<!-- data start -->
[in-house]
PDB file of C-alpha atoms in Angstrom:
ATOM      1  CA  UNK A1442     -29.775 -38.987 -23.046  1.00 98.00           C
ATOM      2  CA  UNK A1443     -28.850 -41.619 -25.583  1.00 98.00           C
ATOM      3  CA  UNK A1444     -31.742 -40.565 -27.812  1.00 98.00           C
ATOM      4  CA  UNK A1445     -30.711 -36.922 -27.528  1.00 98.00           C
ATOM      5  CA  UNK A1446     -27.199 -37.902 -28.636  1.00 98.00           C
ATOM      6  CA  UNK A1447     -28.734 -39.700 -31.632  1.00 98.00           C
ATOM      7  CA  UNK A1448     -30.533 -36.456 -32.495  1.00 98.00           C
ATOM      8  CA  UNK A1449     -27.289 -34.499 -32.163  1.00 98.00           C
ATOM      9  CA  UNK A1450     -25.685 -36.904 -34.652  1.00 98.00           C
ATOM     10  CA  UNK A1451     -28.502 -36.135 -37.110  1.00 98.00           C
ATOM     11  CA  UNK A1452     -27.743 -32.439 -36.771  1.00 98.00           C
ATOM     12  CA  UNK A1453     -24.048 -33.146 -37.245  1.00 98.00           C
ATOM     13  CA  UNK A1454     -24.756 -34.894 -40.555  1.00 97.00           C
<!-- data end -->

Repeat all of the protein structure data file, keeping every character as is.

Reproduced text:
[in-house]
PDB file of C-alpha atoms in Angstrom:
ATOM      1  CA  UNK A1442     -29.775 -38.987 -23.046  1.00 98.00           C
ATOM      2  CA  UNK A1443     -28.850 -41.619 -25.583  1.00 98.00           C
ATOM      3  CA  UNK A1444     -31.742 -40.565 -27.812  1.00 98.00           C
ATOM      4  CA  UNK A1445     -30.711 -36.922 -27.528  1.00 98.00           C
ATOM      5  CA  UNK A1446     -27.199 -37.902 -28.636  1.00 98.00           C
ATOM      6  CA  UNK A1447     -28.734 -39.700 -31.632  1.00 98.00           C
ATOM      7  CA  UNK A1448     -30.533 -36.456 -32.495  1.00 98.00           C
ATOM      8  CA  UNK A1449     -27.289 -34.499 -32.163  1.00 98.00           C
ATOM      9  CA  UNK A1450     -25.685 -36.904 -34.652  1.00 98.00           C
ATOM     10  CA  UNK A1451     -28.502 -36.135 -37.110  1.00 98.00           C
ATOM     11  CA  UNK A1452     -27.743 -32.439 -36.771  1.00 98.00           C
ATOM     12  CA  UNK A1453     -24.048 -33.146 -37.245  1.00 98.00           C
ATOM     13  CA  UNK A1454     -24.756 -34.894 -40.555  1.00 97.00           C